The SEU's therapeutic style draws heavily on the approach associated with John Vasconcellos, the State Senator representing the Silicon Valley in California. Vasconcellos, one of the leading advocates of therapeutic politics regards self esteem as a 'social vaccine safeguarding us all' from a variety of social ills. 'Our future wellbeing, economic as well as social, depends upon appreciating, incorporating everybody into our California family, as healthy growing responsible persons', notes Vasconcellos.

In Britain, Californian self-actualising psychology is tempered by the legacy of the welfare state, leading to a synthesis, which some of its supporters call 'positive welfare'. Writing in this vein, Anthony Giddens asserts that 'welfare is not in essence an economic concept, but a psychic one, concerning as it does well-being' and therefore 'welfare institutions must be concerned with fostering psychological as well as economic benefits'.

As an illustration of these psychological benefits, Giddens points to the provision of therapy: 'counselling, for example, might sometimes be more helpful than direct economic support', This shift of emphasis towards the affirmation of the self is not just a minor add-on to traditional welfare concerns but represents an attempt to forge a link with an intensely individualised and fragmented public.

The internalisation of the therapeutic imperative by the British State has a long history. However, the import of this trend was rarely acknowledged and was certainly not self-consciously promoted as an explicit political project. In recent years, however therapeutic policies have assumed considerable significance as part of the New Labour project of modernising the Welfare State.

The political approach associated with this project, particularly its emphasis on the concept of social inclusion is oriented towards establishing points contact with an individuated British public through the therapeutic management of social problems.

One of the underlying features of this approach is the need for public authority to offer recognition and esteem to the individual self. Principally, inclusion is about offering recognition to otherwise misrecognised or invisible groups and individuals. It offers the right to esteem to all sections of society. Blair has defined his vision of a good society as one committed to the 'belief in the equal worth of all'.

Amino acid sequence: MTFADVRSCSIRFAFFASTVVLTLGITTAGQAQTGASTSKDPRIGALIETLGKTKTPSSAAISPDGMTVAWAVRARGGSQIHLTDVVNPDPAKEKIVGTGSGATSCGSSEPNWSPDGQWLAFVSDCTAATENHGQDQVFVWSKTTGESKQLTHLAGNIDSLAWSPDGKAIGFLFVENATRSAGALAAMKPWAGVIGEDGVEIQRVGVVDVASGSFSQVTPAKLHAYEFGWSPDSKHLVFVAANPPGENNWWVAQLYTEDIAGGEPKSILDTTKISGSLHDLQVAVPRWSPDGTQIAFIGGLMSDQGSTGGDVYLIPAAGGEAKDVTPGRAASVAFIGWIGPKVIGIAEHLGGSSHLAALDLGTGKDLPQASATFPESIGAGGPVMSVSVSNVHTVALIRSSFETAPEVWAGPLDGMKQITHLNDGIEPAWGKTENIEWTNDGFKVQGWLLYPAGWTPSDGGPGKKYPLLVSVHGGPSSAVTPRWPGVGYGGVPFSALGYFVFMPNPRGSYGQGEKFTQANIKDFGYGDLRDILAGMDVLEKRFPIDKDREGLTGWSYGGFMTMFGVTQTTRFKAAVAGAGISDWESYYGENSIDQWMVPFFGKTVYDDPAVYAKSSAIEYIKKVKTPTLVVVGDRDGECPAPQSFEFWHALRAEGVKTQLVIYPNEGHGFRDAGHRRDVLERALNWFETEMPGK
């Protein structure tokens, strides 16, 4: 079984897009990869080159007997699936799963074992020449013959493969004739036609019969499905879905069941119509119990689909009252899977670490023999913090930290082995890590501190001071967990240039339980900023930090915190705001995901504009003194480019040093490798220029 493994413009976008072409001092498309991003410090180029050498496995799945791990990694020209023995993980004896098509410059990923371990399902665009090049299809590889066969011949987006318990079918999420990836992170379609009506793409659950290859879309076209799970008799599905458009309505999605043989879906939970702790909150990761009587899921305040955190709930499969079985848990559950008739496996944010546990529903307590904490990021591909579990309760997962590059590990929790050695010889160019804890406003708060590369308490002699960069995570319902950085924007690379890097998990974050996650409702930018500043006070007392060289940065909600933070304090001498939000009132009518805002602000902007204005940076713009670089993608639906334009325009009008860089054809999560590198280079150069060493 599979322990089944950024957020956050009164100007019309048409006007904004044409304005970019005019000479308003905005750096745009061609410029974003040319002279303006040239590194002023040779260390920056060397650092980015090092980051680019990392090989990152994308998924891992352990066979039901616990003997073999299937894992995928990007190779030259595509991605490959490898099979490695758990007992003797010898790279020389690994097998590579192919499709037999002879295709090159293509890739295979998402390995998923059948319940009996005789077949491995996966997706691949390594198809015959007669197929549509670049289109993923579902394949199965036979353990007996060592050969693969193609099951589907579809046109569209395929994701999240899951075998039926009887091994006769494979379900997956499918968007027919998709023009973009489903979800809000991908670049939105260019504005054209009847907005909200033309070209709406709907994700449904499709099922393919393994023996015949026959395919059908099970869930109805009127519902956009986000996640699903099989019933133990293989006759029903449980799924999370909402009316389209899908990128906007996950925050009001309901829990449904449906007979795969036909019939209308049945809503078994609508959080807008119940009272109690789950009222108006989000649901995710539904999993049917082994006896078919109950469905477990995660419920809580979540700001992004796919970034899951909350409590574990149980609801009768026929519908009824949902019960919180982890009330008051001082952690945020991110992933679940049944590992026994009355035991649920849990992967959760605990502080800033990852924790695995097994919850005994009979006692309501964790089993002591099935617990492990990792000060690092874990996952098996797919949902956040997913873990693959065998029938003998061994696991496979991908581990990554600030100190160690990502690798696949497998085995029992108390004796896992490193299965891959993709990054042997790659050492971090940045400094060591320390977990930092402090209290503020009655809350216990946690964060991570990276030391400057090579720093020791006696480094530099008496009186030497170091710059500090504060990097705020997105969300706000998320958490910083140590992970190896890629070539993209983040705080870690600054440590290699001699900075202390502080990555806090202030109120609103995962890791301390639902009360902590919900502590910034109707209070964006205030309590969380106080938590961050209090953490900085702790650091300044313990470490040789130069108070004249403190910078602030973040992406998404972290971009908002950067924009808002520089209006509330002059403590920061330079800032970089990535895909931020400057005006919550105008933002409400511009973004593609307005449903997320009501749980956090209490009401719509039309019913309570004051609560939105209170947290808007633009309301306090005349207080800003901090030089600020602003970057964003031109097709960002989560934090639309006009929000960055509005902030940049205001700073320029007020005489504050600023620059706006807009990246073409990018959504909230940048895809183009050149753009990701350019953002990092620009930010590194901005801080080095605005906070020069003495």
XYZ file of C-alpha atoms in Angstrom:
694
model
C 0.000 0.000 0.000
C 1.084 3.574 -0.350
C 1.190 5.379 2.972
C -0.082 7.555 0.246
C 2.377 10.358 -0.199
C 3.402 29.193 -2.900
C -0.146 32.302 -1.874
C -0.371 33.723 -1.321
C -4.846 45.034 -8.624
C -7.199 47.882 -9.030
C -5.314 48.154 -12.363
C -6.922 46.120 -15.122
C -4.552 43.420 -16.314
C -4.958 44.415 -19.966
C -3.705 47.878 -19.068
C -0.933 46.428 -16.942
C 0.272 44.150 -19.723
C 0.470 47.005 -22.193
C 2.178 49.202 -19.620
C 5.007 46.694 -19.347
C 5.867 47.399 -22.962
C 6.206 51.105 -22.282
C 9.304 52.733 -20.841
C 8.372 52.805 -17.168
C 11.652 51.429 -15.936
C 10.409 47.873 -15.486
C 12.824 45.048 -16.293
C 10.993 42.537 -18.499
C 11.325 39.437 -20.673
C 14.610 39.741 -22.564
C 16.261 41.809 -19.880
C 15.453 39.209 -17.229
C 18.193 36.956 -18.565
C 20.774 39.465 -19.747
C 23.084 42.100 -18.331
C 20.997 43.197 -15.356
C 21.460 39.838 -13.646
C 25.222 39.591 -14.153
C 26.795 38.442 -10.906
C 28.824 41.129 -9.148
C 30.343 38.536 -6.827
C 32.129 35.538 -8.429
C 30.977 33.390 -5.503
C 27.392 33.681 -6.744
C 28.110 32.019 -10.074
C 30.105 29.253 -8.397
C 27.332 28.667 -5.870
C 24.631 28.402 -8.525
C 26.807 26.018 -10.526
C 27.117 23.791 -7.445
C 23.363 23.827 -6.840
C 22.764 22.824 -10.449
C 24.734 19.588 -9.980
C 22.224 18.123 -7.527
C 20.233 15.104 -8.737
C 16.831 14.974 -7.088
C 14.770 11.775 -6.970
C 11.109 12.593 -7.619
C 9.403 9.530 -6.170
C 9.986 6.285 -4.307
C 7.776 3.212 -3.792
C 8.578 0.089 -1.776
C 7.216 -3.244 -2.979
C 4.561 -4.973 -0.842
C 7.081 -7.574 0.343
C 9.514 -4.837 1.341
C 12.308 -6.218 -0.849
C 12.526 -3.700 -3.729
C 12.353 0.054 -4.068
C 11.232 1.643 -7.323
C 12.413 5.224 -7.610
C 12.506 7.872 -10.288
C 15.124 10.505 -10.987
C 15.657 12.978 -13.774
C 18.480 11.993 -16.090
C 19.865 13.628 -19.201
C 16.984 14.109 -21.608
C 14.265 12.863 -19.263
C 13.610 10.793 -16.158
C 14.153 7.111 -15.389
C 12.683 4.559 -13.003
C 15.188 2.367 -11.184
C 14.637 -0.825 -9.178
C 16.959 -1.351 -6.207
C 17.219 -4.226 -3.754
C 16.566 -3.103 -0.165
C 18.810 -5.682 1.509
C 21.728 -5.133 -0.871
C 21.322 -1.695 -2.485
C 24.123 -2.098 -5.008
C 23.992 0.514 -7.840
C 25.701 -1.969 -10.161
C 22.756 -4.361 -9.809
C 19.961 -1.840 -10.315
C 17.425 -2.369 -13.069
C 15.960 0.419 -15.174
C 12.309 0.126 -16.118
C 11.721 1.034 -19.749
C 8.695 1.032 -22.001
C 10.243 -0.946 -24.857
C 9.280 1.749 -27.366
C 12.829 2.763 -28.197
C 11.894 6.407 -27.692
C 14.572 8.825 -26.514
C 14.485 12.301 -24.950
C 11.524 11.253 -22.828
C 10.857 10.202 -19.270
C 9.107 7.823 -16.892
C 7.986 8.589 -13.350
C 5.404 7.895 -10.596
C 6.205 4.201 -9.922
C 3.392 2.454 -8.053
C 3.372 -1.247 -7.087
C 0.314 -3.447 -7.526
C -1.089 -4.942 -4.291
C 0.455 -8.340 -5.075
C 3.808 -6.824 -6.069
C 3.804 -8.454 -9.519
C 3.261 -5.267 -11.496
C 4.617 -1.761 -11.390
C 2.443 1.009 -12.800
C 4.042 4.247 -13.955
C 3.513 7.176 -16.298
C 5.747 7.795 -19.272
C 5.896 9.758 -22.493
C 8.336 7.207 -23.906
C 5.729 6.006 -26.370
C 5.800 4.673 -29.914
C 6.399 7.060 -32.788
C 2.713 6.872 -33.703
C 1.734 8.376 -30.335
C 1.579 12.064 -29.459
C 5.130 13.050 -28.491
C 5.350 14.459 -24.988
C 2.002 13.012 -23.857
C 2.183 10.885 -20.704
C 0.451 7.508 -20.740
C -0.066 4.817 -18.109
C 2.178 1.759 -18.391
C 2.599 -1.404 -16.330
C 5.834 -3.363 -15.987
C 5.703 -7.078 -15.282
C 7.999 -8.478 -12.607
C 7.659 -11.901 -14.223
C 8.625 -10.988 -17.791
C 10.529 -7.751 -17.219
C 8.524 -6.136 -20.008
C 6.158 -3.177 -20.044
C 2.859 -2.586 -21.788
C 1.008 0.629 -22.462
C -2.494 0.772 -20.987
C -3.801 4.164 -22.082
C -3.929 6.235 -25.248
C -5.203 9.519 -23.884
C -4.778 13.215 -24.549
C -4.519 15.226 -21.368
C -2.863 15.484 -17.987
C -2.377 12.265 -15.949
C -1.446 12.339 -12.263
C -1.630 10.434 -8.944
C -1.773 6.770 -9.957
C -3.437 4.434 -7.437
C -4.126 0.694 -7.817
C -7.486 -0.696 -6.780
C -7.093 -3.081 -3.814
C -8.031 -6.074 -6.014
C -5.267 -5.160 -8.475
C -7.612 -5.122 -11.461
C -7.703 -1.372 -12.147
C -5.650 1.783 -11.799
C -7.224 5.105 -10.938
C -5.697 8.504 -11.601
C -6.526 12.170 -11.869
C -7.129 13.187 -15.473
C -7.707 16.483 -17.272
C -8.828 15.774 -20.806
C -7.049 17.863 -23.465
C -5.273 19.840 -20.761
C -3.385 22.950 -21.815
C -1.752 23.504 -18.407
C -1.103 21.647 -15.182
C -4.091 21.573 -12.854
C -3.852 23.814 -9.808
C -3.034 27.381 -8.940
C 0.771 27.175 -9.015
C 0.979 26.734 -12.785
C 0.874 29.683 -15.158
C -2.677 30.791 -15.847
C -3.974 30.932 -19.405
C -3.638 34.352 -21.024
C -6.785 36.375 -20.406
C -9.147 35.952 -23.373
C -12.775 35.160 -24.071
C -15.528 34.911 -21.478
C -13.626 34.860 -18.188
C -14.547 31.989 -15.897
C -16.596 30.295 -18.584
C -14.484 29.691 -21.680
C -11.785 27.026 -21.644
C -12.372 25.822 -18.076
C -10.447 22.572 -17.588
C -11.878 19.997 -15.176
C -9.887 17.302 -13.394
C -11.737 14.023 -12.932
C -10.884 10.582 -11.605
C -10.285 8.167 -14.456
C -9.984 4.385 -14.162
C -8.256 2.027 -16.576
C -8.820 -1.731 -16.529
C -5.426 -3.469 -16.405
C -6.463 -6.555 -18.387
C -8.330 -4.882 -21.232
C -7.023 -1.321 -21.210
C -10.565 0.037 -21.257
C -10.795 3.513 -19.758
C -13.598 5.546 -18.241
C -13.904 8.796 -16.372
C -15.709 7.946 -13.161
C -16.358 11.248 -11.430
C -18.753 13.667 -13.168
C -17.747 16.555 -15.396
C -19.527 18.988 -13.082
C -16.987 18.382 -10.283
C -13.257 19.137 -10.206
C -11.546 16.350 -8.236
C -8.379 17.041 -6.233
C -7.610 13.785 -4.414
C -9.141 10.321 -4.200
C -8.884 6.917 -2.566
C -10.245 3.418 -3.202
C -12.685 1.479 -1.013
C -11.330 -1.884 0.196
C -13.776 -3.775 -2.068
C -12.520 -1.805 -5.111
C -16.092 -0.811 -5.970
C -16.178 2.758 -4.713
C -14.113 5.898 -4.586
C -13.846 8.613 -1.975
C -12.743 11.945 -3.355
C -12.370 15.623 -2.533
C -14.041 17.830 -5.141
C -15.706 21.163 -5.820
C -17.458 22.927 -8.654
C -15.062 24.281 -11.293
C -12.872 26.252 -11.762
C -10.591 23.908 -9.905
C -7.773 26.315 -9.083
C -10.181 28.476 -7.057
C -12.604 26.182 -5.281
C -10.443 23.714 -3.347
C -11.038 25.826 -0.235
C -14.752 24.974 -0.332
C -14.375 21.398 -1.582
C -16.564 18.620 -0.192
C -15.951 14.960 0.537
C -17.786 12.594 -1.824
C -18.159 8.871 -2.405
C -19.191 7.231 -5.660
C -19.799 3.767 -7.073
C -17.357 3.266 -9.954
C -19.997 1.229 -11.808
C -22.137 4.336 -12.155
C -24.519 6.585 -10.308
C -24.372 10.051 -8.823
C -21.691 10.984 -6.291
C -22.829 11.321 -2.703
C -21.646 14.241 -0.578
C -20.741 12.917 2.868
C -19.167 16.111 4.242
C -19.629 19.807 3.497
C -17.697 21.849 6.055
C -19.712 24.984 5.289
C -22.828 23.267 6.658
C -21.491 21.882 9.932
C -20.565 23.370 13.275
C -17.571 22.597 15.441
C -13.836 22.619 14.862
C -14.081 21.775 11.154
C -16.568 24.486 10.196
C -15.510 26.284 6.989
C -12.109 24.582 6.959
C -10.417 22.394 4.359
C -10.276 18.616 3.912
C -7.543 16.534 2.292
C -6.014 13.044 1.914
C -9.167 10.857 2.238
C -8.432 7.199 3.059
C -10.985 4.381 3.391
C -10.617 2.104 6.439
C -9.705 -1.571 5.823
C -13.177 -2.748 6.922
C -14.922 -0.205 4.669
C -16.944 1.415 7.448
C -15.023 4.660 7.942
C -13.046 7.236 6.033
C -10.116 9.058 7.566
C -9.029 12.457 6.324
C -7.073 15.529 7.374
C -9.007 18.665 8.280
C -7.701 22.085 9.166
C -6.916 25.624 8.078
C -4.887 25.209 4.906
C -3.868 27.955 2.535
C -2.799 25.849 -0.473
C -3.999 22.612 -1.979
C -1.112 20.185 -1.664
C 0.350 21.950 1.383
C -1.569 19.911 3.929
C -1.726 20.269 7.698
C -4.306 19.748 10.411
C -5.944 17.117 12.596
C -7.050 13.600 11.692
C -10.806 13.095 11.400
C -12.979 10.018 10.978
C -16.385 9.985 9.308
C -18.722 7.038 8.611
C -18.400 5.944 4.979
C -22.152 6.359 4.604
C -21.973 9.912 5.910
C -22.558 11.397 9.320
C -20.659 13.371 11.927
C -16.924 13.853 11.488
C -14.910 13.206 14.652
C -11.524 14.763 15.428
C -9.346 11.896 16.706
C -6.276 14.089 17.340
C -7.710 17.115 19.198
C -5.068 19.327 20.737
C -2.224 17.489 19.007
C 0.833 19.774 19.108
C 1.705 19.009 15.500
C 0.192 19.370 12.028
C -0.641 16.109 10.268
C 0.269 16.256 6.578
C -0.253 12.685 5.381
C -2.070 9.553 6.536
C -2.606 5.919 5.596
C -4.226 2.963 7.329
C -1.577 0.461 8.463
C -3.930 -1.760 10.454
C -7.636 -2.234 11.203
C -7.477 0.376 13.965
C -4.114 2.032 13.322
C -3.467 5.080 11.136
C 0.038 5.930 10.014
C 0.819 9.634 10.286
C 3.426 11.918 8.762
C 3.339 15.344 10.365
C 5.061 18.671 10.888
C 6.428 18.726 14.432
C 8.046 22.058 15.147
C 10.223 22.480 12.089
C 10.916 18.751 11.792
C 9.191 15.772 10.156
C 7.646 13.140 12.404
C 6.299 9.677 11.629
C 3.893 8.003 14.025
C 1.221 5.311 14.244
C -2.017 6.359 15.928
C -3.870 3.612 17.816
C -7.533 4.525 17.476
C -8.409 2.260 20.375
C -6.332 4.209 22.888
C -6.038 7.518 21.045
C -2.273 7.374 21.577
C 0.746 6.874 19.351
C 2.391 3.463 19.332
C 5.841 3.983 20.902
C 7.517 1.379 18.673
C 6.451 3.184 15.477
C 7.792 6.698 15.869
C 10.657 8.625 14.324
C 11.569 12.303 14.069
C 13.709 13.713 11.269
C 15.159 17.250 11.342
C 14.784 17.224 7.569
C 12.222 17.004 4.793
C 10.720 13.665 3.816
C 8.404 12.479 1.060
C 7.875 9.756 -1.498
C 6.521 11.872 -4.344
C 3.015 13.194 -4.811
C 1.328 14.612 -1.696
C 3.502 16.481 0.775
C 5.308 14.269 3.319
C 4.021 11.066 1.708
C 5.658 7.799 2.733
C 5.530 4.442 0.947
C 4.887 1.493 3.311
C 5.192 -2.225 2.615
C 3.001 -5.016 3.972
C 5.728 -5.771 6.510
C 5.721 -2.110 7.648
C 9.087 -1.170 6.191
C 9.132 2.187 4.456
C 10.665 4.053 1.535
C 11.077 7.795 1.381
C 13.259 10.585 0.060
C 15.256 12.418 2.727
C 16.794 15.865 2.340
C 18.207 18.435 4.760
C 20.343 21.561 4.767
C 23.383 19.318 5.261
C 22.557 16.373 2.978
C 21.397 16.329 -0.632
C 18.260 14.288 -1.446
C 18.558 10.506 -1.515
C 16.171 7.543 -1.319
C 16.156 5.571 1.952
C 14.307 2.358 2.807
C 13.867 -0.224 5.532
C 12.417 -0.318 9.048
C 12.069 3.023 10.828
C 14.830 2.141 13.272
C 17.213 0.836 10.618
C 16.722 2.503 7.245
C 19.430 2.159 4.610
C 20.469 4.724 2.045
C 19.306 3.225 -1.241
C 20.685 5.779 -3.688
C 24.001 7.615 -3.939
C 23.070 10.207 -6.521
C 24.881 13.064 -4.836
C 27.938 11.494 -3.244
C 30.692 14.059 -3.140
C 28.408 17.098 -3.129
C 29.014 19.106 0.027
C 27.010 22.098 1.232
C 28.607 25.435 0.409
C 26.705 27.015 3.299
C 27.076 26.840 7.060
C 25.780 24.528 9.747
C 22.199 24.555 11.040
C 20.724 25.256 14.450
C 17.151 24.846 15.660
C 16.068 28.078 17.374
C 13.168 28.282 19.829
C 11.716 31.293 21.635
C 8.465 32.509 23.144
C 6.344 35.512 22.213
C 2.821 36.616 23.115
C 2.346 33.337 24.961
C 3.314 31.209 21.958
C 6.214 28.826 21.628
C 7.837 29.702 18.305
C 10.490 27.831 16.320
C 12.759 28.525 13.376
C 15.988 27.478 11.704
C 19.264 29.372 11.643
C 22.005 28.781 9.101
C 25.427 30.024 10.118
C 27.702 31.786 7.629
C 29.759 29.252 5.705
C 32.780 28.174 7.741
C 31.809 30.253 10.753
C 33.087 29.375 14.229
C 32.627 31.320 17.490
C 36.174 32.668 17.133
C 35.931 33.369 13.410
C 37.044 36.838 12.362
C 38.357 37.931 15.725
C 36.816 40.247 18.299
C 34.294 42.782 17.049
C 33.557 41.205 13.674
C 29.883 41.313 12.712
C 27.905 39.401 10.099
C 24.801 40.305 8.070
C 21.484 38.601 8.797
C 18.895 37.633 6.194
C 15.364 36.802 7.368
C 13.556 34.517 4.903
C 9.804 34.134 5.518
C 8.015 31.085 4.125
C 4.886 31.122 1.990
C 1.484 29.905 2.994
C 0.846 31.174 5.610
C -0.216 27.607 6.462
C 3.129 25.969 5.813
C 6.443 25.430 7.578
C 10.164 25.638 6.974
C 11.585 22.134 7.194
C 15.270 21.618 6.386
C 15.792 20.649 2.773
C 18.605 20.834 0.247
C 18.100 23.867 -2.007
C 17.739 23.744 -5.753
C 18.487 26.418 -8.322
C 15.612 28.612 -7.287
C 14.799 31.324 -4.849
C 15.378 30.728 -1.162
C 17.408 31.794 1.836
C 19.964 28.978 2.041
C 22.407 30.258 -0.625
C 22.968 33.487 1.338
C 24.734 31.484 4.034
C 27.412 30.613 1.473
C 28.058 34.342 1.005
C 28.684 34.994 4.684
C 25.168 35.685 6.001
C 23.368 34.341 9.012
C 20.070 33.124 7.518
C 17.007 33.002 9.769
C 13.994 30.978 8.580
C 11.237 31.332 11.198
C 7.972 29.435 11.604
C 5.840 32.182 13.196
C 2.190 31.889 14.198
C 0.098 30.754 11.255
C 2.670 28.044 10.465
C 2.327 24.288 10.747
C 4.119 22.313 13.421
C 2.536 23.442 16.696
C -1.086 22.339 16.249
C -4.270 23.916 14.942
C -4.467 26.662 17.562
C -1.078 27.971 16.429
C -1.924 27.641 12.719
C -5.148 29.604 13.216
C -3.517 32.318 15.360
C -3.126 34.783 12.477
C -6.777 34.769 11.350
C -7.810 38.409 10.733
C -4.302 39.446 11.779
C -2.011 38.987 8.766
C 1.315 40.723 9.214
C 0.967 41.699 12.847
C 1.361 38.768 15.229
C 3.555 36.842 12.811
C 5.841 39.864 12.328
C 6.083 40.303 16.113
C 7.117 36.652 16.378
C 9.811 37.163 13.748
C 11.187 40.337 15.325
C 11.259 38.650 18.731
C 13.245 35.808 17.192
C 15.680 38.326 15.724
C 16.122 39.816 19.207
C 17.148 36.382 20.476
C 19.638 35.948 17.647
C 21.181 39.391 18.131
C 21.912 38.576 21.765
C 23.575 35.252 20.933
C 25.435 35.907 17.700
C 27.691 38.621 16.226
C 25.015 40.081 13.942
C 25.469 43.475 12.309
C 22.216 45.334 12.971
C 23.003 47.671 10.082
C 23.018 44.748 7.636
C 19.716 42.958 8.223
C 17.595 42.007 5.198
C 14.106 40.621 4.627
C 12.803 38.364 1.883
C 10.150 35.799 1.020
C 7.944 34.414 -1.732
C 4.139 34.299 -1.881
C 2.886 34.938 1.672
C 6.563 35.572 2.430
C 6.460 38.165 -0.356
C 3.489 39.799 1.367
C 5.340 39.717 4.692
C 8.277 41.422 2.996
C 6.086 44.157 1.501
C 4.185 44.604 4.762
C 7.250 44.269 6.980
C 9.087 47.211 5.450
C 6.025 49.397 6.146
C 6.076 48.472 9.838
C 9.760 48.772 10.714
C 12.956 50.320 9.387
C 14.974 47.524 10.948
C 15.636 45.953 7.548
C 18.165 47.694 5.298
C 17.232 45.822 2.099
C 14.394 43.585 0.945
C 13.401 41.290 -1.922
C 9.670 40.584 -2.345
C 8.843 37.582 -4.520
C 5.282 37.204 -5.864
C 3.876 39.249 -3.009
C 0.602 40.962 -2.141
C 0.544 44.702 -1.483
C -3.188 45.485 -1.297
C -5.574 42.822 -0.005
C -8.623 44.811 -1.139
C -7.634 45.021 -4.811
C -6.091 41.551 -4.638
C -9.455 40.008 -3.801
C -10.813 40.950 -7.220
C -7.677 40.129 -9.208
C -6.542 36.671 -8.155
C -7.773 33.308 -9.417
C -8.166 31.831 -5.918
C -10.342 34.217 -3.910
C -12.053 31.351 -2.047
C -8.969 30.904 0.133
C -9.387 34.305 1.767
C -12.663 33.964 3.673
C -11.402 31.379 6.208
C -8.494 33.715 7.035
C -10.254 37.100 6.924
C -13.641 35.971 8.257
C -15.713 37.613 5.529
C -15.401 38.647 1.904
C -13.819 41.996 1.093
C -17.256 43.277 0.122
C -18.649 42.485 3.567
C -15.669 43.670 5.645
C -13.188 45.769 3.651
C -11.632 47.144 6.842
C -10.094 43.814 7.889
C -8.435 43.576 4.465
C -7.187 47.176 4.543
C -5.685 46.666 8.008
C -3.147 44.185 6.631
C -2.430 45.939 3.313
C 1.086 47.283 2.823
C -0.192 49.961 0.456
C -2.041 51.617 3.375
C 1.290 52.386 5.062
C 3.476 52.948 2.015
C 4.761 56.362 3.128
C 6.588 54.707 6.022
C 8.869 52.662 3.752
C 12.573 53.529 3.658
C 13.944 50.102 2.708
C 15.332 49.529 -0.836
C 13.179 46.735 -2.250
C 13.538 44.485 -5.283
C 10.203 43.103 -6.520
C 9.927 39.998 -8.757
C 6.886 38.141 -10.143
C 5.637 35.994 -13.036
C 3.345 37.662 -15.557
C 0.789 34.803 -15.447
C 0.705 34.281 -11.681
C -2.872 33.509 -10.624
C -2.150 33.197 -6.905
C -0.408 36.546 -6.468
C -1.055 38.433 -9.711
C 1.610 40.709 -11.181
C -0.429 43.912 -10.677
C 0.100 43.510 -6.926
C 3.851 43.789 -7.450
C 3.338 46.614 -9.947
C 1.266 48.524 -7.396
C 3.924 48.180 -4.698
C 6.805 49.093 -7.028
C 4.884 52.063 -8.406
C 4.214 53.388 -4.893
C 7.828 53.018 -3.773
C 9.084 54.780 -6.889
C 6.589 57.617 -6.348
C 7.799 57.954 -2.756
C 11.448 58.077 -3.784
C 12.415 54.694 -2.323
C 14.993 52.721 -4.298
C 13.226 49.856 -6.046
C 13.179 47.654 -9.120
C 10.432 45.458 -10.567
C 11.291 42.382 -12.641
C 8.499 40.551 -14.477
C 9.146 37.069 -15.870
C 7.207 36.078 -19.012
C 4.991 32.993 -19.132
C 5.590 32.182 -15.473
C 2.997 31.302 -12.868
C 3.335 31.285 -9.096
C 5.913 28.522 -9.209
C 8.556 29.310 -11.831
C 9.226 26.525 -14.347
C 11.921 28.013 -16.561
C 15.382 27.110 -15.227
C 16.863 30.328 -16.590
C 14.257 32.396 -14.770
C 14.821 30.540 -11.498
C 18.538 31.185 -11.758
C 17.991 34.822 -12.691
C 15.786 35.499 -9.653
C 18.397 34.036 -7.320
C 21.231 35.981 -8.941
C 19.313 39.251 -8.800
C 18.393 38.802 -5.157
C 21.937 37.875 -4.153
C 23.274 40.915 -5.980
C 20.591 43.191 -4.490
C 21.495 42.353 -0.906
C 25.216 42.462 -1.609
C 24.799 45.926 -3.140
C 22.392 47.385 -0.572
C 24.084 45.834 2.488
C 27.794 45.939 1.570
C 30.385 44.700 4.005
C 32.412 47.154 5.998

This recognition accorded to an individual's worth represents an important shift from the previous concept of social equality to that of the idea of 'equality of esteem'. As a psychological/pseudo moral concept, equal worth has little in common with previous ideas about either equality of opportunity or equality of outcomes.

It also has little in common with the distinction often drawn in moral philosophy between respect and esteem. According to Fraser, this distinction contrasts respect which is 'owed universally to every person in virtue of shared humanity and esteem, which is accorded differentially on the 'basis of persons' specific traits, accomplishments, or contributions'.

The importance that Government policy makers attach to solving problems through raising people's self esteem is driven by the conviction that some of the key problems facing people are rooted in a private sphere that characteristically fosters emotional havoc and which produces emotionally illiterate individuals who are unable to sustain thriving relationships or act as responsible citizens.

For its part, the public has no objection to policies that promise to make it feel better about themselves. However, it is unlikely that the public has serious expectations about the efficacy of therapeutic governance. Its relation to these policies is that of acquiescence. For most, the main merit of the politicisation of self-esteem is that it provides an exemption from having to reflect or to take responsibility for the failures of life.

Outwardly the politics of self-esteem holds out the promise that individuals are, at least potentially in charge of their destiny. However this promise proves to be an illusory one. Acceptance of an ideology that medicalises distress and low achievement forces the individual citizen into a relationship of dependency with the professional and the institutions of therapy. Inevitably, as Gergen suggests, when a sense of deficit is inflicted through professional intervention it leads to the enfeeblement of the self. That makes it doubly attractive to government. Through this relationship of passivity a new relationship of subservience is forged with the institutions of the state.